Pregnant women who catch Covid are over 50 per cent more likely to suffer complications such as premature birth, according to a major new study.
Scientists have called on expectant mothers to get vaccinated after the findings indicated the risks from the virus are worse than originally assumed.
Based on the medical records of 2,100 pregnant women across 18 countries, the study also found that newborns of infected women were nearly three times more at risk of severe medical complications that could require admission to a neonatal intensive care unit.
Women who caught the virus but didn’t experience symptoms appeared to be at no added risk.
Around eight per cent of births in the UK are preterm, affecting approximately 60,000 babies a year, higher than many countries in Europe.
There is no evidence that being vaccinated against Covid poses a risk to pregnancy, and many scientists have said there is no plausible way that a jab could cause harm.
The Joint Committee on Vaccination and Immunisation advises women who are pregnant to get either the Pfizer or Moderna jabs.
However, officials believe that unfounded fears among pregnant women or those planning to become so are bolstering vaccine hesitancy.
Professor Stephen Kennedy, who co-led the study at the University of Oxford, said: “We now know that the risks to mothers and babies are greater than we assumed at the start of the pandemic and that known health measures when implemented must include pregnant women.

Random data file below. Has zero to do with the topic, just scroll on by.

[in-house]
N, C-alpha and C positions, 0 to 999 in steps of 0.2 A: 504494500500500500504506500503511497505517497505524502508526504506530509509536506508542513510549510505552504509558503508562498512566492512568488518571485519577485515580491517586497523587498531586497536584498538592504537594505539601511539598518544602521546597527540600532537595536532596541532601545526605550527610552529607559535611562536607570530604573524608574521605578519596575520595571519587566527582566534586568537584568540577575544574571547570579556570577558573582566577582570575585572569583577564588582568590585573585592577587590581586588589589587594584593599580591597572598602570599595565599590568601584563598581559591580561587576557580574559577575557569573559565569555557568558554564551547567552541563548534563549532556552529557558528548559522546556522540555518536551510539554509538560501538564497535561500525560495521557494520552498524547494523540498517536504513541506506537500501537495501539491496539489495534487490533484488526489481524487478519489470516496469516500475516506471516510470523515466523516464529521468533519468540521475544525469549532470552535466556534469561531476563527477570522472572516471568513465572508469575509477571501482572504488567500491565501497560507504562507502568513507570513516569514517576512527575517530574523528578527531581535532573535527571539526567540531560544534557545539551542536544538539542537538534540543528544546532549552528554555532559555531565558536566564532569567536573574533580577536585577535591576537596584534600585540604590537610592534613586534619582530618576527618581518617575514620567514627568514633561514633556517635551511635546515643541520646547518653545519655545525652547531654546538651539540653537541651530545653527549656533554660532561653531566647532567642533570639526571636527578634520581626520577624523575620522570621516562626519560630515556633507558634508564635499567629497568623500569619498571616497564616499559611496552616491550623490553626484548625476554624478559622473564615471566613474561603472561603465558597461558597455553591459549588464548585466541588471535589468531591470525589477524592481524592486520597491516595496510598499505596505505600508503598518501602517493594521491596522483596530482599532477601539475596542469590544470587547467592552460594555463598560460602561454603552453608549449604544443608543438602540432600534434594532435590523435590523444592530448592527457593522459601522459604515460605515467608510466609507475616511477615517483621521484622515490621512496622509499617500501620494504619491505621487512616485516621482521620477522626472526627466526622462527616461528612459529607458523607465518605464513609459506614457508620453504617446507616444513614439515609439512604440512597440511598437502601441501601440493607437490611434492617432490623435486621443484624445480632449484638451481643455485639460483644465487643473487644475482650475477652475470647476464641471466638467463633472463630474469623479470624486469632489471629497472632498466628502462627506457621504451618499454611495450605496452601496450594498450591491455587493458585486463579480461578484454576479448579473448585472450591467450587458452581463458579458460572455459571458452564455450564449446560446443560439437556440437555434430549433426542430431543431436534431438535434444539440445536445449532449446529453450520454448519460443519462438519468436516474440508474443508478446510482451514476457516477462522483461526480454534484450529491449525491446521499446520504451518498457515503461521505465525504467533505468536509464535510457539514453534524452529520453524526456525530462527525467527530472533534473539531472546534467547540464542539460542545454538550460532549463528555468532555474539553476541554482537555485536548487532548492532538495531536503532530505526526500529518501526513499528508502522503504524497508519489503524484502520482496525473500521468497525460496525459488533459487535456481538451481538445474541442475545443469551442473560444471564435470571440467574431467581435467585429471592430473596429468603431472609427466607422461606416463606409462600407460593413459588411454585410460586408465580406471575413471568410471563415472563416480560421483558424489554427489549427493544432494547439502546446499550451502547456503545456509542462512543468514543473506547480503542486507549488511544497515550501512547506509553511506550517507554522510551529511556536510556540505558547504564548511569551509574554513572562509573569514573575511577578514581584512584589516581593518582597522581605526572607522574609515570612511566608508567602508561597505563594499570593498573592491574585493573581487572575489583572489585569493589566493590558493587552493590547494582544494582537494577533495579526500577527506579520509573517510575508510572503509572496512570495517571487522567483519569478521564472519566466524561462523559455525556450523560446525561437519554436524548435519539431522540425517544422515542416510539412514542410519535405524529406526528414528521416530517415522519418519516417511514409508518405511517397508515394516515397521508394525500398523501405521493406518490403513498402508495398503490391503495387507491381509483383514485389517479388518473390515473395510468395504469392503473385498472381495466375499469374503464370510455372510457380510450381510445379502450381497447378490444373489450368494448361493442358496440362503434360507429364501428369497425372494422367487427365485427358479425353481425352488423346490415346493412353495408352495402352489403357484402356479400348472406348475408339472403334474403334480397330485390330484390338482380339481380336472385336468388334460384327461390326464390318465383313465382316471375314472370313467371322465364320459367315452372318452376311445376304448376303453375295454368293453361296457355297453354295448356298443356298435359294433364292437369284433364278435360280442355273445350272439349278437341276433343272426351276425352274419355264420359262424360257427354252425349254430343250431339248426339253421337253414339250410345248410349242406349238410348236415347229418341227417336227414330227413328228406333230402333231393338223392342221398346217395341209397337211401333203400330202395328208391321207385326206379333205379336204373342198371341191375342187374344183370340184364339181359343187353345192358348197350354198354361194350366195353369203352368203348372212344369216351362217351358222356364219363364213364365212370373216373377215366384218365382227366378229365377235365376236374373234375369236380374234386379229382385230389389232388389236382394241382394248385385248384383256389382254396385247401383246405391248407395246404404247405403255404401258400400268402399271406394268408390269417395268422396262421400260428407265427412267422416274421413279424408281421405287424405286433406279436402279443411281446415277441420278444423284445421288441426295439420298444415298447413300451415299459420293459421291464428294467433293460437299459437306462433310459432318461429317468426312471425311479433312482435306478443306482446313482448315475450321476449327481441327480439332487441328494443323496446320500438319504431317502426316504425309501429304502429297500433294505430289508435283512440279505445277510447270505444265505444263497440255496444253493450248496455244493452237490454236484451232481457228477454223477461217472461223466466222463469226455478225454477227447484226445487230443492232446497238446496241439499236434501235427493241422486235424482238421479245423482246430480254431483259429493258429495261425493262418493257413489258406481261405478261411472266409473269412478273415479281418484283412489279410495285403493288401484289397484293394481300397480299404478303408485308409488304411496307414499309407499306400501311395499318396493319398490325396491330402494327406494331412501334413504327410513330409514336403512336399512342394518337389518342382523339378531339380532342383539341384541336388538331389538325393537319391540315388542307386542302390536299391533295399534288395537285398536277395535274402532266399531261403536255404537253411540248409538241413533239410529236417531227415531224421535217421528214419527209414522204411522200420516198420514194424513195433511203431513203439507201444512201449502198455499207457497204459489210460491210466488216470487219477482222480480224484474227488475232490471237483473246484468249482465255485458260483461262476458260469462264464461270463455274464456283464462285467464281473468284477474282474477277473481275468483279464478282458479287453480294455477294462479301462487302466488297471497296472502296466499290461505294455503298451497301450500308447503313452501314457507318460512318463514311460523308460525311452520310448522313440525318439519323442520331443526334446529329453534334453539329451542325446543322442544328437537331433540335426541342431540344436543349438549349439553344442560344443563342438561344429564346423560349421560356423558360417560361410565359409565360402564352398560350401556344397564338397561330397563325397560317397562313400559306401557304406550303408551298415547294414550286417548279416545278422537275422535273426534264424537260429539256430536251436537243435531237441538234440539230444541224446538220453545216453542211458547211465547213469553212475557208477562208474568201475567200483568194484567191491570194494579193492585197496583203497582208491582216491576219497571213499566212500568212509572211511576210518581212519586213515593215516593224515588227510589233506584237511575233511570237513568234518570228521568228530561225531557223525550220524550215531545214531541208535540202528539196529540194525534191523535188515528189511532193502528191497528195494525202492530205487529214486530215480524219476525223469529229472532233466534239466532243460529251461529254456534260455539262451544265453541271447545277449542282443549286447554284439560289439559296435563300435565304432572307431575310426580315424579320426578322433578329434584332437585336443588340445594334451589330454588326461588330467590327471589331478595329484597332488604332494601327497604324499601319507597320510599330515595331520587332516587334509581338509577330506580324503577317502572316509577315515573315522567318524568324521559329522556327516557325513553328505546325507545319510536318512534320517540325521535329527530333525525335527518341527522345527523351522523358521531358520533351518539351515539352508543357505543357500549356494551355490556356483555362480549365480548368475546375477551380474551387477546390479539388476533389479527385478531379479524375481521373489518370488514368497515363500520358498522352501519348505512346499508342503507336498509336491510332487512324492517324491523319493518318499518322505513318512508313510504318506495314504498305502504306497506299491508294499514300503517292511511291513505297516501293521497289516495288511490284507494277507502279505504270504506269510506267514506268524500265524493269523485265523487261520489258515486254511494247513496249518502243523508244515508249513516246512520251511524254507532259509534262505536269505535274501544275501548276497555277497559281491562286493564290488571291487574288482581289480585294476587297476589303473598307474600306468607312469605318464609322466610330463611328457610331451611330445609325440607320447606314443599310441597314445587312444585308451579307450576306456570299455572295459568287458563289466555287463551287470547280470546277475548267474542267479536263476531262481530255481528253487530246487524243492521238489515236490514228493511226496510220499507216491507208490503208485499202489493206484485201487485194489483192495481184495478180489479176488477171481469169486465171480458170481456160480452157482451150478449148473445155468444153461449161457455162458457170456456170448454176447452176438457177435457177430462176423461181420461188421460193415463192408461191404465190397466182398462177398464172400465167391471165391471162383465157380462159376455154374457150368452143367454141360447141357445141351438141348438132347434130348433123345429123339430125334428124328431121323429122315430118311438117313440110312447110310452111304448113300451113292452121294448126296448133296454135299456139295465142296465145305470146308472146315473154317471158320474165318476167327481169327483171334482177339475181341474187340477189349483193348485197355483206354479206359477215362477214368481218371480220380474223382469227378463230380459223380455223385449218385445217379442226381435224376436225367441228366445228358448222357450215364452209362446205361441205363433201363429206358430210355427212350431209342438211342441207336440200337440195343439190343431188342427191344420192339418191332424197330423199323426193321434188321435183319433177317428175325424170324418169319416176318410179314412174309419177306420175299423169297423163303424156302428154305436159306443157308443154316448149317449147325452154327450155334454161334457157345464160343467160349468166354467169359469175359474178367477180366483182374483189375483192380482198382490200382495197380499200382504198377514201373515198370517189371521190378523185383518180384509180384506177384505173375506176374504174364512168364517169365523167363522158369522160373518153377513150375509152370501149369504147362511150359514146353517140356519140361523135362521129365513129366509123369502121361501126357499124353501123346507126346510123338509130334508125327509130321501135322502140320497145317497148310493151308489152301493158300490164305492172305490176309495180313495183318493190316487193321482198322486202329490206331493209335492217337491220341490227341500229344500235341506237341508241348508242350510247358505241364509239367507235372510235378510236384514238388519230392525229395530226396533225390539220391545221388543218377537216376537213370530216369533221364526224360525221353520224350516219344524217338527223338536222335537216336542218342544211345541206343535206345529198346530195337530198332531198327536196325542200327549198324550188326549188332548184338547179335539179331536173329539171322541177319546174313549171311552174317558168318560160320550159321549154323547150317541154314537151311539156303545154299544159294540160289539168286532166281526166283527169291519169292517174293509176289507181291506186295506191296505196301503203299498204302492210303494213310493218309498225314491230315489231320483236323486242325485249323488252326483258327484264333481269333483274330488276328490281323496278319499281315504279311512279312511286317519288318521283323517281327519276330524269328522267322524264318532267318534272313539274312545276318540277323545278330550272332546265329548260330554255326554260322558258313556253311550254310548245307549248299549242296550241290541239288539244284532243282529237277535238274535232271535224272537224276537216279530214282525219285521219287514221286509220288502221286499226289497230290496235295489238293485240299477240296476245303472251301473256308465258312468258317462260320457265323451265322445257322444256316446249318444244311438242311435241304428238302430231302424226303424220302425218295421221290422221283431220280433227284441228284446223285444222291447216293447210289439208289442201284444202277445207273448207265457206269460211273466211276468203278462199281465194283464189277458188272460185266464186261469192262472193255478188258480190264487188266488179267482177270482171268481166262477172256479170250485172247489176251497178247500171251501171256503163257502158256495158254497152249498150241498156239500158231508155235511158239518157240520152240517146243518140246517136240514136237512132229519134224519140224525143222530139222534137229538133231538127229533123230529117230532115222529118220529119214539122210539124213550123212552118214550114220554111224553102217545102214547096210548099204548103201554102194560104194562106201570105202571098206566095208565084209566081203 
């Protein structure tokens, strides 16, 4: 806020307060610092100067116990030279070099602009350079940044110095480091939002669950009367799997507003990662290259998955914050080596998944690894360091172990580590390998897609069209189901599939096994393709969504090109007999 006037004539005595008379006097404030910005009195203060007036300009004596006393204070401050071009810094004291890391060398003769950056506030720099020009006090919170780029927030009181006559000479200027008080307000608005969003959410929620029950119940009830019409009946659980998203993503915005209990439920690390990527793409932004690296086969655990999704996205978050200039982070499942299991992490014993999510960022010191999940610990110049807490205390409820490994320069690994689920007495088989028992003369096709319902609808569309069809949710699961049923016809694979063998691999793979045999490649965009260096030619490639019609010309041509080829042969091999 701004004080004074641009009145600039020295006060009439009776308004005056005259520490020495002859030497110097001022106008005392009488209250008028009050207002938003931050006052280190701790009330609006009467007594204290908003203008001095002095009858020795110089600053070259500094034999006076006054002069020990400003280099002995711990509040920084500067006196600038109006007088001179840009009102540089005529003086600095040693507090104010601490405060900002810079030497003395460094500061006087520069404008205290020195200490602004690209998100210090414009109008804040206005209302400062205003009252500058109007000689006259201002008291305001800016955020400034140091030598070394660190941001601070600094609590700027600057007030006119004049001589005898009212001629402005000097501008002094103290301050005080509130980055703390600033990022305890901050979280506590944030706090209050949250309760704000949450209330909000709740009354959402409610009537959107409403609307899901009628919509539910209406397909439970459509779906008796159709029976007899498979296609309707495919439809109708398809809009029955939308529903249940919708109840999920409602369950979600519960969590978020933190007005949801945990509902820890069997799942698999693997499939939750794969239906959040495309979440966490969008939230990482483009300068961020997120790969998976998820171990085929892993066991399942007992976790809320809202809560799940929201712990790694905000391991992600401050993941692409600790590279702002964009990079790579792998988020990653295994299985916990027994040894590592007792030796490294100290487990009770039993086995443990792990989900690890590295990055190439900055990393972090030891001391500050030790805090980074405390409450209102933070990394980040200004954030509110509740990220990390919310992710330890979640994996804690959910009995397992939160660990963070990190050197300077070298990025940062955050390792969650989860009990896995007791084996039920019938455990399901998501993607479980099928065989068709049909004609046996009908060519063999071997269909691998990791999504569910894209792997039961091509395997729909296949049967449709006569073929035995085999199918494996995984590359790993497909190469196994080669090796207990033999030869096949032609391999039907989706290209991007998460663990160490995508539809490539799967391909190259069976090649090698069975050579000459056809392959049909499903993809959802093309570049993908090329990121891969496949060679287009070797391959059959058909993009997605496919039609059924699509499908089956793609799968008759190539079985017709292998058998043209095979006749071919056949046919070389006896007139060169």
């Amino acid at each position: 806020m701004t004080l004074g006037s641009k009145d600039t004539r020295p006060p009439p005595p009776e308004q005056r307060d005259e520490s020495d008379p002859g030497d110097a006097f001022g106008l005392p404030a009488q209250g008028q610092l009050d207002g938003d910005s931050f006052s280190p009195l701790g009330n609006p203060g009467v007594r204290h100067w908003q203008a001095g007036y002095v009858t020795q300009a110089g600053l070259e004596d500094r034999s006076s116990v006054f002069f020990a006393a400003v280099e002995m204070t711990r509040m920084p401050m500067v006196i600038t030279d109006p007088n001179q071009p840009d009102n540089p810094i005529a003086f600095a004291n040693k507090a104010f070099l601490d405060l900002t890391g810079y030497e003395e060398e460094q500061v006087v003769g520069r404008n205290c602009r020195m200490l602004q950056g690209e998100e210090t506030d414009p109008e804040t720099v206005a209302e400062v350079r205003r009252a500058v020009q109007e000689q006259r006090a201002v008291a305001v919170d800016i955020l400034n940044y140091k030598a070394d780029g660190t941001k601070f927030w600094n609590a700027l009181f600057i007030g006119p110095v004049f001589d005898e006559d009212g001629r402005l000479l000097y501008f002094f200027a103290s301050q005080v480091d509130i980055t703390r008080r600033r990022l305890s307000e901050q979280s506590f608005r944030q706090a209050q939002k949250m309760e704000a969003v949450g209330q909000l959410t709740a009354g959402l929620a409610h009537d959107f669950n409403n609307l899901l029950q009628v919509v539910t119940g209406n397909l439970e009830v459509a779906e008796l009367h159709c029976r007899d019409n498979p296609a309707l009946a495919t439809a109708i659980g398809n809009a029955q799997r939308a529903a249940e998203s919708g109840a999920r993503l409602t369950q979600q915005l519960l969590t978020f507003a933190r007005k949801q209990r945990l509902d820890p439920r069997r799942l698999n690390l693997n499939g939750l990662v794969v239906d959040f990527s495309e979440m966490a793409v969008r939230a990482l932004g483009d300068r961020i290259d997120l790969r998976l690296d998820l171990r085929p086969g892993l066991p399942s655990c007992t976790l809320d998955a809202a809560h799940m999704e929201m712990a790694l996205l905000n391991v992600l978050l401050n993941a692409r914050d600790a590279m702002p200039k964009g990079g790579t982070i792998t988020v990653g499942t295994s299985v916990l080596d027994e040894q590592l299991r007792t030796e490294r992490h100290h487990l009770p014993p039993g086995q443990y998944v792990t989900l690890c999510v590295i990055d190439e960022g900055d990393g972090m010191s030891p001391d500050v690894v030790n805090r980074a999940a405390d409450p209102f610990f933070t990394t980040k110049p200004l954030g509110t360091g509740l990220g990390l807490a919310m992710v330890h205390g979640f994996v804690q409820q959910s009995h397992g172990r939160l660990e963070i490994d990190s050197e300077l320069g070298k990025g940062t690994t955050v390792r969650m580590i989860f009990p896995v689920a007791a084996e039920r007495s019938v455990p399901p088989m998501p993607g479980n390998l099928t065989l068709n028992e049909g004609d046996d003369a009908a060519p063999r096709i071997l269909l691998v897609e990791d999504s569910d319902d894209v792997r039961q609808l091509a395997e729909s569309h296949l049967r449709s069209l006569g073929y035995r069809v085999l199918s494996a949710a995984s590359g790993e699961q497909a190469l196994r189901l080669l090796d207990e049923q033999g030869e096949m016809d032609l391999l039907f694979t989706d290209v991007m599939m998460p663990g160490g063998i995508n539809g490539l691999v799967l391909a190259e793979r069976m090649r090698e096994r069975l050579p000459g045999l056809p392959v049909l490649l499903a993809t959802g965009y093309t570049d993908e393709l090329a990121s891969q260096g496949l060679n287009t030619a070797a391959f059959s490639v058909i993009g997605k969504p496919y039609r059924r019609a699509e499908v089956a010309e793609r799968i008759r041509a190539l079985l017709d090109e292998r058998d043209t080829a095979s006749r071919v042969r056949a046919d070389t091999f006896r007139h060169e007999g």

“The information should help families, as the need to do all one can to avoid becoming infected is now clear.
“It also strengthens the case for offering vaccination to pregnant women.”
The new study is unique in its thoroughness because each woman affected by Covid-19 was compared to two non-infected pregnant women giving birth at the same time at the same hospital.
Professor Aris Papageorghiou, who also worked on the research, said: “Fortunately, there were very few maternal deaths.
“Nevertheless, the risk of dying during pregnancy and in the postnatal period was 22 times higher in women with Covid-19 than in the non-infected pregnant women.”
The study also highlighted that close to 10 per cent of newborns from mothers that tested positive for the virus also tested positive for the virus during the first few postnatal days.
Professor José Villar, who also worked on the study, said that breastfeeding did not appear to be related to the increase.
But he added: “Delivery by Caesarean section, however, may be associated with an increased risk of having an infected newborn.”